How to Care for Loved Ones with Depression
How Depression Affects Families
Caring for a loved one with depression is all about love and grace.
Growing up, I struggled with fear and low self-esteem. I was a child adults admired since I could play by myself for hours. My sensitive character developed at an early age. And it continued to be shaped by my mother.
My mother had a temper and was unpredictable. Sheer terror struck through my body when she would announce it was “cleaning day” and my sister and I were in training.
One morning at the age of eight, I recall running up the stairs and bumping my mother with her scalding hot coffee and spilling it on my head. I felt pain physically but more so internally. She became furious and lashed out at my poor behavior.
I could never do anything right. My worth was based on validation from my parents.
After many years and therapy sessions, I can finally acknowledge the behaviors of my mother were not about me. They weren’t about my siblings. They were her own internal demons.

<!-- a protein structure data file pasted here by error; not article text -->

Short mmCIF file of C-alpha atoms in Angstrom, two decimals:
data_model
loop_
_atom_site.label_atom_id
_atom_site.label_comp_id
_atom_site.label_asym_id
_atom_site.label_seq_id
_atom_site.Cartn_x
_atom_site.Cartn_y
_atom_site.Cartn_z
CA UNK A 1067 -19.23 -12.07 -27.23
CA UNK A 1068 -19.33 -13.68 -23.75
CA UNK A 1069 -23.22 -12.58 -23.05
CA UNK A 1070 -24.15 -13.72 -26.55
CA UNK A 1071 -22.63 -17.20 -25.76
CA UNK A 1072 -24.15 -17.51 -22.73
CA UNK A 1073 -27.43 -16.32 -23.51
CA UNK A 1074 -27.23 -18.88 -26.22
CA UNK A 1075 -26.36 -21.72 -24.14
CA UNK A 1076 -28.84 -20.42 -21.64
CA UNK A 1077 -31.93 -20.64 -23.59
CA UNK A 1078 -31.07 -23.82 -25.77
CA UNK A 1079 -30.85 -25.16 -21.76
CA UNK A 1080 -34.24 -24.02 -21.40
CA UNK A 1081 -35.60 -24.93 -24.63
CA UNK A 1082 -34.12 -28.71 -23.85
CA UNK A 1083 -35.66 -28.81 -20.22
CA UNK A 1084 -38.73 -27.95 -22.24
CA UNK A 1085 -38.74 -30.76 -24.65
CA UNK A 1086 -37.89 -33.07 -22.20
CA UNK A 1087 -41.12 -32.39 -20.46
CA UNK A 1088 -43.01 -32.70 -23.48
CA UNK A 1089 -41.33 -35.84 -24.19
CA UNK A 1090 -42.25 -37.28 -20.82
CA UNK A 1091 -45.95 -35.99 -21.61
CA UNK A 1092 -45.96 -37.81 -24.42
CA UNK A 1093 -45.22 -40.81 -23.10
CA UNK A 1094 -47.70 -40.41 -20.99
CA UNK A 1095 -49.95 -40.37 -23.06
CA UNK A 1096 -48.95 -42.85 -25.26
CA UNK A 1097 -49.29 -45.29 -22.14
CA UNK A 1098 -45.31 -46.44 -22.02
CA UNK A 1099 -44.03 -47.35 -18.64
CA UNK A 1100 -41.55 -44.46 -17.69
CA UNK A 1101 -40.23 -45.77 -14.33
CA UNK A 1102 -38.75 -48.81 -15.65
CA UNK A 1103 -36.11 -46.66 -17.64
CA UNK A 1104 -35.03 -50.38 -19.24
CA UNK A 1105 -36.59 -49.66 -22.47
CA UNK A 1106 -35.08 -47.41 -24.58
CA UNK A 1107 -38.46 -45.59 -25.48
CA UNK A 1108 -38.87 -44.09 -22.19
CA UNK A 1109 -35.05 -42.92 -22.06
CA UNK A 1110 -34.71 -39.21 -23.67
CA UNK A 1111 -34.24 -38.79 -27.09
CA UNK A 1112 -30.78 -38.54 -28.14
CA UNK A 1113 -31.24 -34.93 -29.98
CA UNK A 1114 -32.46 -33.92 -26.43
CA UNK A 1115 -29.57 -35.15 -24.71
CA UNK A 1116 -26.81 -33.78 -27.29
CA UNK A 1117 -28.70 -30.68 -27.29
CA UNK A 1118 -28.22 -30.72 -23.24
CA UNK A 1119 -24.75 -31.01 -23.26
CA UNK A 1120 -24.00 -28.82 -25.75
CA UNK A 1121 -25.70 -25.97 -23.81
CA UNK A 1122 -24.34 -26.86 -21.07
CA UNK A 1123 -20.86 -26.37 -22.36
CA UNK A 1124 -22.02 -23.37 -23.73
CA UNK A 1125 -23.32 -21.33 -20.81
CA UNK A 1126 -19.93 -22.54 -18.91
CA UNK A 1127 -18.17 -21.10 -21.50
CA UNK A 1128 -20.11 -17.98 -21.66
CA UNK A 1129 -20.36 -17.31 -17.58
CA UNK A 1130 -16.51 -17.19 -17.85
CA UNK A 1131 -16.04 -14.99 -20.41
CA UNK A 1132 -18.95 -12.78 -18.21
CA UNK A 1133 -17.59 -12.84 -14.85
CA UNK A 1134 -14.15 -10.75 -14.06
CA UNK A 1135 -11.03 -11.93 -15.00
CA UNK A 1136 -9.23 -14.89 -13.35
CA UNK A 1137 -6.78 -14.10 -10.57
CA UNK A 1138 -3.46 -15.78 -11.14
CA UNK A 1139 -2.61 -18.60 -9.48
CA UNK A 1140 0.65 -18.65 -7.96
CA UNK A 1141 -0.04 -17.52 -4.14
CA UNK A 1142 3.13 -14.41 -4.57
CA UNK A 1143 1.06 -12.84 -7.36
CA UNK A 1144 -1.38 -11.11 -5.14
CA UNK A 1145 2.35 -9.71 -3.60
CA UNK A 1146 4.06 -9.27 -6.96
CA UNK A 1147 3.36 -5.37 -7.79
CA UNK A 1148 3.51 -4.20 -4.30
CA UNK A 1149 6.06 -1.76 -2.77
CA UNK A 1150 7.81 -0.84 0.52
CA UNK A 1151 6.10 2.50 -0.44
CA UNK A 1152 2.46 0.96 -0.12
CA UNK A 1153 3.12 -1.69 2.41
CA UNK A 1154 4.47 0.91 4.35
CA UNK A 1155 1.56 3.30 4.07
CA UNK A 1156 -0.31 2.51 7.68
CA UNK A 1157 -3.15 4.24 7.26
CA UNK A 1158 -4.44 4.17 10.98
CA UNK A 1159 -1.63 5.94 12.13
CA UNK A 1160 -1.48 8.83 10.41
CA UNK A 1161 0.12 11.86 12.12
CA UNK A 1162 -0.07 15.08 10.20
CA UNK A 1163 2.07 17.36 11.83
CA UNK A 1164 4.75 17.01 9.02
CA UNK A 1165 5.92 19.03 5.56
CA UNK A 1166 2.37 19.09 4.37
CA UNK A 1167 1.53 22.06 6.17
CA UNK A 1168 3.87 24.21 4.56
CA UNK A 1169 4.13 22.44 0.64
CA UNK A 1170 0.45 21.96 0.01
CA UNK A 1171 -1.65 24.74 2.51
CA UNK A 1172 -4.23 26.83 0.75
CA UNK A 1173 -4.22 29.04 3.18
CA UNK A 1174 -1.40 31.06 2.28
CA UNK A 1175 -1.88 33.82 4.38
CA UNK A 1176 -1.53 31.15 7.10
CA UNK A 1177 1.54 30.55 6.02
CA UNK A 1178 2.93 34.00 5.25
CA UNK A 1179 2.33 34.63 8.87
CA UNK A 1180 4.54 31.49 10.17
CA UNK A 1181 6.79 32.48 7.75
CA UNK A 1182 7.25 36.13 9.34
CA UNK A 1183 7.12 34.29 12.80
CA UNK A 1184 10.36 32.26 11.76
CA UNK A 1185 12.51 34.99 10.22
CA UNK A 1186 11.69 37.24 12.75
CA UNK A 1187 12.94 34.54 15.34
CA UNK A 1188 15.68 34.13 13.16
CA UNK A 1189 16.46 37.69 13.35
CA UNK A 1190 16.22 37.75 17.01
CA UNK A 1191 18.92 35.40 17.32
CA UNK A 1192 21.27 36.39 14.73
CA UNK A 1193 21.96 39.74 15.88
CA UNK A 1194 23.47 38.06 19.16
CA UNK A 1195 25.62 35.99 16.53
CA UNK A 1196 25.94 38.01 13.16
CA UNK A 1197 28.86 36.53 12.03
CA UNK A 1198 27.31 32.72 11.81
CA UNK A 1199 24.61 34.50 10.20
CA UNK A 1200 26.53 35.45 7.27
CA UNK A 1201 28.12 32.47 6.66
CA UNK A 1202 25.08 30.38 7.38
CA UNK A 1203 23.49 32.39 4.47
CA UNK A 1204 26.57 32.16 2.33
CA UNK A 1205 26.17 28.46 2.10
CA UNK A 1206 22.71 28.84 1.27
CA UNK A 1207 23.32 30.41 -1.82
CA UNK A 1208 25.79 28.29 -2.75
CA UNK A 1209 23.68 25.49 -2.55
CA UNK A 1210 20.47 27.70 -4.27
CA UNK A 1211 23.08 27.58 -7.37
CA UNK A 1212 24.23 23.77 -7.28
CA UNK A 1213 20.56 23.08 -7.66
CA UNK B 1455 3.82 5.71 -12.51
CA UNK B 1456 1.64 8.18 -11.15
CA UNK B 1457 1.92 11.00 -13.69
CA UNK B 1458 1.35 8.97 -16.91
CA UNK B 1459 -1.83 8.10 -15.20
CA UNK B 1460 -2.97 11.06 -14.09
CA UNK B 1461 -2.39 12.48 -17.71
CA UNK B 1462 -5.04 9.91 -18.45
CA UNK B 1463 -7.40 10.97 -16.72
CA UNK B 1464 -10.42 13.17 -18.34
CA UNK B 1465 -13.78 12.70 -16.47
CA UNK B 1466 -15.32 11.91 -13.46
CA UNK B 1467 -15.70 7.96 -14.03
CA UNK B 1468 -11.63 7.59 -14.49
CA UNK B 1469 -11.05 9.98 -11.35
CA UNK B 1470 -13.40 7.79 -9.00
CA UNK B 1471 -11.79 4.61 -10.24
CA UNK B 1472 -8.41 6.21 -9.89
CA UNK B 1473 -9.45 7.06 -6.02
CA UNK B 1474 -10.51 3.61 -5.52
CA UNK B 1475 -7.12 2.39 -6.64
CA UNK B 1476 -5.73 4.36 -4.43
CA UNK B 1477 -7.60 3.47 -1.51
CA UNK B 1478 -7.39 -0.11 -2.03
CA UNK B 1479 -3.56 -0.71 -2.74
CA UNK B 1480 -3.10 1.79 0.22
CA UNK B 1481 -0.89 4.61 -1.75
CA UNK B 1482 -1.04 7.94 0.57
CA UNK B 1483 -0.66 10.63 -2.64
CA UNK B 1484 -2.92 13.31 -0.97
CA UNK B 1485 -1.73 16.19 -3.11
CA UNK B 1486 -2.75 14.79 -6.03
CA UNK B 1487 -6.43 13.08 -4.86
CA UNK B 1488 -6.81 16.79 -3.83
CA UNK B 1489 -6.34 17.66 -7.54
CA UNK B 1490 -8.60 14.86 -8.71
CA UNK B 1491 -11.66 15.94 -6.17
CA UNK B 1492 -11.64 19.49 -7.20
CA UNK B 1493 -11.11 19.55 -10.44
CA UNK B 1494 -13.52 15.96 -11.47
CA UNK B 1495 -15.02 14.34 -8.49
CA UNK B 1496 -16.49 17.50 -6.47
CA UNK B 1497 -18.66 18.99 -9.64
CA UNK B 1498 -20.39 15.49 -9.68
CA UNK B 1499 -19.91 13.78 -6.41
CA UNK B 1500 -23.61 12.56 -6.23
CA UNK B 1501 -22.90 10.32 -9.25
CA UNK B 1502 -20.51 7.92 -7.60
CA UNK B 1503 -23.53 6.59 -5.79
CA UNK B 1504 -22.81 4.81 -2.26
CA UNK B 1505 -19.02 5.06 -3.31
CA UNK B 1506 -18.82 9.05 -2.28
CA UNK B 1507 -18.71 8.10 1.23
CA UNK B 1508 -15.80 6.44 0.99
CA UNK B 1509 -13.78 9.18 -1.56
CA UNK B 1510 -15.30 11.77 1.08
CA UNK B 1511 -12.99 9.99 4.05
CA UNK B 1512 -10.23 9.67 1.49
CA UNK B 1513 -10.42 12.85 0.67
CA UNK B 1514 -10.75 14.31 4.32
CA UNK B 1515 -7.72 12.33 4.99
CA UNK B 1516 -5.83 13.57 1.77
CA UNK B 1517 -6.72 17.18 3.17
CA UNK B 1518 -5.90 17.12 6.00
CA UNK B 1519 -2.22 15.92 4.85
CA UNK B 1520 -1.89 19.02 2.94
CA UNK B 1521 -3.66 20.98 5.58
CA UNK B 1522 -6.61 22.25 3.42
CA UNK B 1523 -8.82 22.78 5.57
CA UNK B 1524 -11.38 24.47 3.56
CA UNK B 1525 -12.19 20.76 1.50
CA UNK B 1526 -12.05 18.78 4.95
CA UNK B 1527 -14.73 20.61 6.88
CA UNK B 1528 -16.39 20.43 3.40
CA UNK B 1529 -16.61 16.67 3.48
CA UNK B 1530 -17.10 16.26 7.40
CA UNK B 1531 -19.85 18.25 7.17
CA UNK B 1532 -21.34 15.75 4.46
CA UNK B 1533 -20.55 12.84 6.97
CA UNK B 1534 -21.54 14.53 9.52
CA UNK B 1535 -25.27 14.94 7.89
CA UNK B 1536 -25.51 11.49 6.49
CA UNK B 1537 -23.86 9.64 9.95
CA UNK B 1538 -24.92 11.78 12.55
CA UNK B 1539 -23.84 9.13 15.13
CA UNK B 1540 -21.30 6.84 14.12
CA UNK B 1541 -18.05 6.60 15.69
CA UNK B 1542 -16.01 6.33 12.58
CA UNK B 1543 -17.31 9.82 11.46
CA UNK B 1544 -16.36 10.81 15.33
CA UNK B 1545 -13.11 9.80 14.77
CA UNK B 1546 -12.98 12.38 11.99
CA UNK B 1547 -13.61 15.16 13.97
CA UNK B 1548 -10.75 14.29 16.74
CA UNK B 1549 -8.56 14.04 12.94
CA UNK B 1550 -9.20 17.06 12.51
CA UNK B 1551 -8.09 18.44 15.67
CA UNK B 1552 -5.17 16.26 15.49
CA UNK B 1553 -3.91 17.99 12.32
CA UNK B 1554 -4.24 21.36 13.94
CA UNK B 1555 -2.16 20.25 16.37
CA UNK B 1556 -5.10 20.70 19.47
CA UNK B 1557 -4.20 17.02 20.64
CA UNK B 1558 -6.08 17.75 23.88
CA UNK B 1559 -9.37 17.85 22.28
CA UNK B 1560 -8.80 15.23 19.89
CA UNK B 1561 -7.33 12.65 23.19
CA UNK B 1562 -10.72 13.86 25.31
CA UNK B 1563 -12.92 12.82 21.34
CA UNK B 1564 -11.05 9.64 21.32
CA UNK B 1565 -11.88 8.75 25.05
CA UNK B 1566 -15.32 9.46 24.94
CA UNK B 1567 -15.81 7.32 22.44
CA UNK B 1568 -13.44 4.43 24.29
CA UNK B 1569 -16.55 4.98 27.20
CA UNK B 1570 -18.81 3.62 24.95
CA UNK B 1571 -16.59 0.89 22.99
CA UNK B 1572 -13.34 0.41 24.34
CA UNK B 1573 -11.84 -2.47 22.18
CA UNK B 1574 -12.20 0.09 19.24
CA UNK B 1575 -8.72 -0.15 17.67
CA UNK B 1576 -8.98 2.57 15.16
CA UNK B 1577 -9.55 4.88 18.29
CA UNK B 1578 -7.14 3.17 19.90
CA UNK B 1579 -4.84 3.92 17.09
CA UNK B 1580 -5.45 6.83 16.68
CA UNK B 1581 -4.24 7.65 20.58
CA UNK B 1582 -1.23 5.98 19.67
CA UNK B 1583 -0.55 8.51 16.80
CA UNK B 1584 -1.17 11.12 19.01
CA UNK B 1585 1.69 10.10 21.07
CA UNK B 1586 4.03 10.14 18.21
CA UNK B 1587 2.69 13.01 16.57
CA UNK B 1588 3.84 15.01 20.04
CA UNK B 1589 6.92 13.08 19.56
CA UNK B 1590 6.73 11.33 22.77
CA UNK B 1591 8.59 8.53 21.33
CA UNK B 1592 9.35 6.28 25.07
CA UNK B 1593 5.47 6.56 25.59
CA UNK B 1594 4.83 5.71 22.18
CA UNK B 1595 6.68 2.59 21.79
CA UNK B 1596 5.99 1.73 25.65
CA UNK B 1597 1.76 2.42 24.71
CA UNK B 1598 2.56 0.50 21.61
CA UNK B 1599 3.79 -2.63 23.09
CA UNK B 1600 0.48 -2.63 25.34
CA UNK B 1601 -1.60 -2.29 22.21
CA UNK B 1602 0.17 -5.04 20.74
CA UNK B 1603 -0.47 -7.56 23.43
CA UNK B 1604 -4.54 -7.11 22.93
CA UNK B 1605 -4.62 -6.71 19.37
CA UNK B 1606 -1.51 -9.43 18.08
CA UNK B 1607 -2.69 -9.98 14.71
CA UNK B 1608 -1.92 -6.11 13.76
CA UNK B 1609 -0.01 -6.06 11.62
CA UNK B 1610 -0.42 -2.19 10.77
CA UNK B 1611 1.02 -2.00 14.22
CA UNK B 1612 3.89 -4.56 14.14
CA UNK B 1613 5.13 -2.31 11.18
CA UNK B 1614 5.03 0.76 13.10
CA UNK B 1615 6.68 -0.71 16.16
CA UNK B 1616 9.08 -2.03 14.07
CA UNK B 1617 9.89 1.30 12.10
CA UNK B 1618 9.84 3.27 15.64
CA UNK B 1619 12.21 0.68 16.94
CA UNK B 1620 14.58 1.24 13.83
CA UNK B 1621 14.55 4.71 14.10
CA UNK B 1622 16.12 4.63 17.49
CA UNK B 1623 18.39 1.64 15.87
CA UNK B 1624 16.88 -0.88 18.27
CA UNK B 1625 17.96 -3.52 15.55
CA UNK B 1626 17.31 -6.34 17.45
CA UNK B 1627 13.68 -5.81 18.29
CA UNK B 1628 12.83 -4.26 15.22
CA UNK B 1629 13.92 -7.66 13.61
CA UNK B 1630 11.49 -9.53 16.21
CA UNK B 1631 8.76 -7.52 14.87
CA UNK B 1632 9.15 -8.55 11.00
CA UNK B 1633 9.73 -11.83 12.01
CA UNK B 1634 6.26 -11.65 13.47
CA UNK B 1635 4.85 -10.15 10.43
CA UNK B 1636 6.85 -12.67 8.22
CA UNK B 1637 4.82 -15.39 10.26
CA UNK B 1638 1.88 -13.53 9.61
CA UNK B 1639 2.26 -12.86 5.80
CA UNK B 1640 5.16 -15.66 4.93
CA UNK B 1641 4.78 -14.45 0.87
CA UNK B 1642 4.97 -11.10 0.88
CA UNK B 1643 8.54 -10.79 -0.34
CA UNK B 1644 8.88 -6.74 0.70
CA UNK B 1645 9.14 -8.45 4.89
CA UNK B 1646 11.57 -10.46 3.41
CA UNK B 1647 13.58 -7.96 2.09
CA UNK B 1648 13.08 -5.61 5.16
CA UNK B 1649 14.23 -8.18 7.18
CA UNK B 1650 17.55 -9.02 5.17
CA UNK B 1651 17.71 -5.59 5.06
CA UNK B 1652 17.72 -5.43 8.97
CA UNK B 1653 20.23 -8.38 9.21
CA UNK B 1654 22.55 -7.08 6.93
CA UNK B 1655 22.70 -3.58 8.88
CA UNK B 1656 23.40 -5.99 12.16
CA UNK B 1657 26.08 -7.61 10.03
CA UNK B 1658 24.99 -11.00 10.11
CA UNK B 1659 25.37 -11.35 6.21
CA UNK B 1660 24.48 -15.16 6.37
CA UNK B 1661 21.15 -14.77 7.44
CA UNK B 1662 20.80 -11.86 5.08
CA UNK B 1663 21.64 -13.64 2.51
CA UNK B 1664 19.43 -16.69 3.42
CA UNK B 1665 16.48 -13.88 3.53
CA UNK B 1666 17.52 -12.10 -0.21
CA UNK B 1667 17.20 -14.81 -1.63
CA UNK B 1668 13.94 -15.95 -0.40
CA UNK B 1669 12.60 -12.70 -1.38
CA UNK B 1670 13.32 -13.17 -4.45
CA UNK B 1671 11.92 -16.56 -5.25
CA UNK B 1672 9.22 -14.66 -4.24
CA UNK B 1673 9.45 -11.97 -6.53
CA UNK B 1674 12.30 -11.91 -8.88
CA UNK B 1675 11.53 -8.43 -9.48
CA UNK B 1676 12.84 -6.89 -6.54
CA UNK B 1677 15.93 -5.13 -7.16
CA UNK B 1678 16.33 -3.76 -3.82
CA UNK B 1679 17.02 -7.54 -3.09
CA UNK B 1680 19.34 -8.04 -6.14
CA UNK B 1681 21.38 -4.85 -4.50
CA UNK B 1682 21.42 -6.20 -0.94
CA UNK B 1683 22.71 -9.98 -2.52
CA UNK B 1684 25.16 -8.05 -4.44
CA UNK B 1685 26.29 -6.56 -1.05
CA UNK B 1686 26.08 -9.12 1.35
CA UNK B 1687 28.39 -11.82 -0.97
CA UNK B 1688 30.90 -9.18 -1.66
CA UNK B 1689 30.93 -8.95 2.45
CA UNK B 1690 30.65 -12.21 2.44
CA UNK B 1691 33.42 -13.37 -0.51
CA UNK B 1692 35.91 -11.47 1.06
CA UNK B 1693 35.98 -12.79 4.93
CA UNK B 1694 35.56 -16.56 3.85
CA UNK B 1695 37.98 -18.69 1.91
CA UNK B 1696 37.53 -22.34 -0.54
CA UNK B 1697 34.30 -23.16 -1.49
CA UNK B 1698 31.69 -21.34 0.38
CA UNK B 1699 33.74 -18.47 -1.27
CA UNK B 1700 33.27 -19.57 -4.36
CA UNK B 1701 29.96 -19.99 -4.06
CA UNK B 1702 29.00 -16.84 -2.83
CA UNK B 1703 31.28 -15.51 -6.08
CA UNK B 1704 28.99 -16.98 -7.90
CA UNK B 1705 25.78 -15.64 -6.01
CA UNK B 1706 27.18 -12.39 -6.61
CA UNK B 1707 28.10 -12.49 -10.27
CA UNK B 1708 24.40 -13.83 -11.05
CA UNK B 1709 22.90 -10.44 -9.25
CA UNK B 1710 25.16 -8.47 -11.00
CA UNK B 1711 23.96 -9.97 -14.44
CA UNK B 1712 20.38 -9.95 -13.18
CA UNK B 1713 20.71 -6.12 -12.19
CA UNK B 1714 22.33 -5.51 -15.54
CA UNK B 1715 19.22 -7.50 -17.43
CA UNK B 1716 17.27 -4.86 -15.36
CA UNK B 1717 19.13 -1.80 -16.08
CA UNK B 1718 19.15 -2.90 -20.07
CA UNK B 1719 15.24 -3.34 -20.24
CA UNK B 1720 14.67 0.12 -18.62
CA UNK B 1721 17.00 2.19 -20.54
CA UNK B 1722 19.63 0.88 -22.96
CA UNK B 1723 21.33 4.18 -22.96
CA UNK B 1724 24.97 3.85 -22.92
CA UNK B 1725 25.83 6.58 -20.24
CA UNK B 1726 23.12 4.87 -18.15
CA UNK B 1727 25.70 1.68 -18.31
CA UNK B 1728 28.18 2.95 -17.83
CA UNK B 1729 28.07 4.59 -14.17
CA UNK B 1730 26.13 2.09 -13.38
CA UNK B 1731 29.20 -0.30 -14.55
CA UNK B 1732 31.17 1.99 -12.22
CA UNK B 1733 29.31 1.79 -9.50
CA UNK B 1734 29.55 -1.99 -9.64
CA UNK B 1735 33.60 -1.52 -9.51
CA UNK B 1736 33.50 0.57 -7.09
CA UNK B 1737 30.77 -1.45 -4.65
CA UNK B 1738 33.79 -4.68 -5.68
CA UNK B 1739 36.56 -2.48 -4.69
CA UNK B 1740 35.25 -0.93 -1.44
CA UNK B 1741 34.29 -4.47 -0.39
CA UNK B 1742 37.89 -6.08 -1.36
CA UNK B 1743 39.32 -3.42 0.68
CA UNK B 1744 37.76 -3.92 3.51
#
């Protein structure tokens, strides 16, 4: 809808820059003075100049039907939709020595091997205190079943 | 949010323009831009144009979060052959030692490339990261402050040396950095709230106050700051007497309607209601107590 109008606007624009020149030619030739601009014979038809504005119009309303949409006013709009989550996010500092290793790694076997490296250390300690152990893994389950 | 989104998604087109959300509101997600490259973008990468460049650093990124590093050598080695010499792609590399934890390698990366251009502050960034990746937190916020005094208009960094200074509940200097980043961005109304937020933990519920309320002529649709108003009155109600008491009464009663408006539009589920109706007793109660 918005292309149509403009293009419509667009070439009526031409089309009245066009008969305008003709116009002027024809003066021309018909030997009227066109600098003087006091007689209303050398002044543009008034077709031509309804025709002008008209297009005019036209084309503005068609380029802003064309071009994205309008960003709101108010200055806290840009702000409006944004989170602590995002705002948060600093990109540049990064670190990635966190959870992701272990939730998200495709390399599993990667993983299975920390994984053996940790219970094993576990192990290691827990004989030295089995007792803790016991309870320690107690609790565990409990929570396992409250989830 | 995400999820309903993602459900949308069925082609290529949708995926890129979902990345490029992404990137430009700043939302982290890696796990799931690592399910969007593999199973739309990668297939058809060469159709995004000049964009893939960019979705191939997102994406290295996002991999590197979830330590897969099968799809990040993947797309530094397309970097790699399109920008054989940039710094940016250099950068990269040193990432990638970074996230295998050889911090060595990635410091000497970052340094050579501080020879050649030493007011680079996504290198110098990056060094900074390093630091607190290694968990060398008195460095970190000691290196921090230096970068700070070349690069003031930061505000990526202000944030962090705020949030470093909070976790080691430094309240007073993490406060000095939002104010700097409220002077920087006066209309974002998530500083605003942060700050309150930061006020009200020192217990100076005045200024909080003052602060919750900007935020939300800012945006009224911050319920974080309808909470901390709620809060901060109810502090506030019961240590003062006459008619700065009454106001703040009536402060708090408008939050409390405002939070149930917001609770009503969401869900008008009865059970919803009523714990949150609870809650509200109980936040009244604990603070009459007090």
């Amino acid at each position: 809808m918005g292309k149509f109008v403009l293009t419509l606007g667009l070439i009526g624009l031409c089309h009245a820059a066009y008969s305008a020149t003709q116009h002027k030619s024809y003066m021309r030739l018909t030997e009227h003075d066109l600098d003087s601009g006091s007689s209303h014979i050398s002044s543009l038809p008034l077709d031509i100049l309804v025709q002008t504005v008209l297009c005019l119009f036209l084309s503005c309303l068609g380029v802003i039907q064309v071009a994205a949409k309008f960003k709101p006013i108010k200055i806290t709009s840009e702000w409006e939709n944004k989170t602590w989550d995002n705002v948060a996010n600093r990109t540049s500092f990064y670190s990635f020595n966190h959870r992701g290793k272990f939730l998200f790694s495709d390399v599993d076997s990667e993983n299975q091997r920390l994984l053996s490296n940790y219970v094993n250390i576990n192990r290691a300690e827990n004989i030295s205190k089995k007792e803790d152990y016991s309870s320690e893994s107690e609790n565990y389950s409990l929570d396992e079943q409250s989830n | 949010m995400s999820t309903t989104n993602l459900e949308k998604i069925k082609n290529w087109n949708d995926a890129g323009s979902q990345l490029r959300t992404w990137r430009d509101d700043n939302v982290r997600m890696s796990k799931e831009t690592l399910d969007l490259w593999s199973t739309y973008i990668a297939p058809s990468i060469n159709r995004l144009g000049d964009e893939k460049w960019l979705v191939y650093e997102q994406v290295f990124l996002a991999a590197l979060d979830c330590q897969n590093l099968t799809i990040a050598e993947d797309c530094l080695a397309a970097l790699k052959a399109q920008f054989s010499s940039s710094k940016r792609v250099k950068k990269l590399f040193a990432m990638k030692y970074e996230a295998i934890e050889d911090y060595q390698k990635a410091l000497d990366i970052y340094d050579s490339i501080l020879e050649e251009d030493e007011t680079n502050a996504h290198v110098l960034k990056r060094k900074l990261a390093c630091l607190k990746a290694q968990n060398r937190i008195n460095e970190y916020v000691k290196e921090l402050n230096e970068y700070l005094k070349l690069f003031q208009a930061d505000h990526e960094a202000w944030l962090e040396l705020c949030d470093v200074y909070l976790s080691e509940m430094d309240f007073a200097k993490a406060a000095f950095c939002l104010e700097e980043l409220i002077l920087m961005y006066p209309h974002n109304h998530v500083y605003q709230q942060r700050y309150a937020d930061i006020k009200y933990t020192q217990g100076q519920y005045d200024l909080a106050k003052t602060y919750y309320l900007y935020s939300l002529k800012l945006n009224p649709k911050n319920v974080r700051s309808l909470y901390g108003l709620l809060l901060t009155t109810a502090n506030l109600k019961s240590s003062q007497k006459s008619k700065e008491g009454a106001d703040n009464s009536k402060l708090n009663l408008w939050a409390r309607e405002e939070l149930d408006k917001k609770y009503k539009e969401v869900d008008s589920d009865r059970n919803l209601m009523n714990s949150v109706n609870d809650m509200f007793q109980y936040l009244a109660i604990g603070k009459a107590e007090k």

My mother has been diagnosed with bipolar II (type 2) disorder with severe depression. You might have heard the saying “love the sinner, not the sin.” This is how I see mental illness.
I love my mom, not the irrational behavior of her mental illness.
This takes great awareness as the wounds can be deep and real and raw.
Practical Ways to Support Loved Ones with Depression
So, how do I love my mother well? Here are research-based strategies and practical ways I’ve learned that can help you care for loved ones struggling with depression.
- Recognize depression/mental illness is not a choice.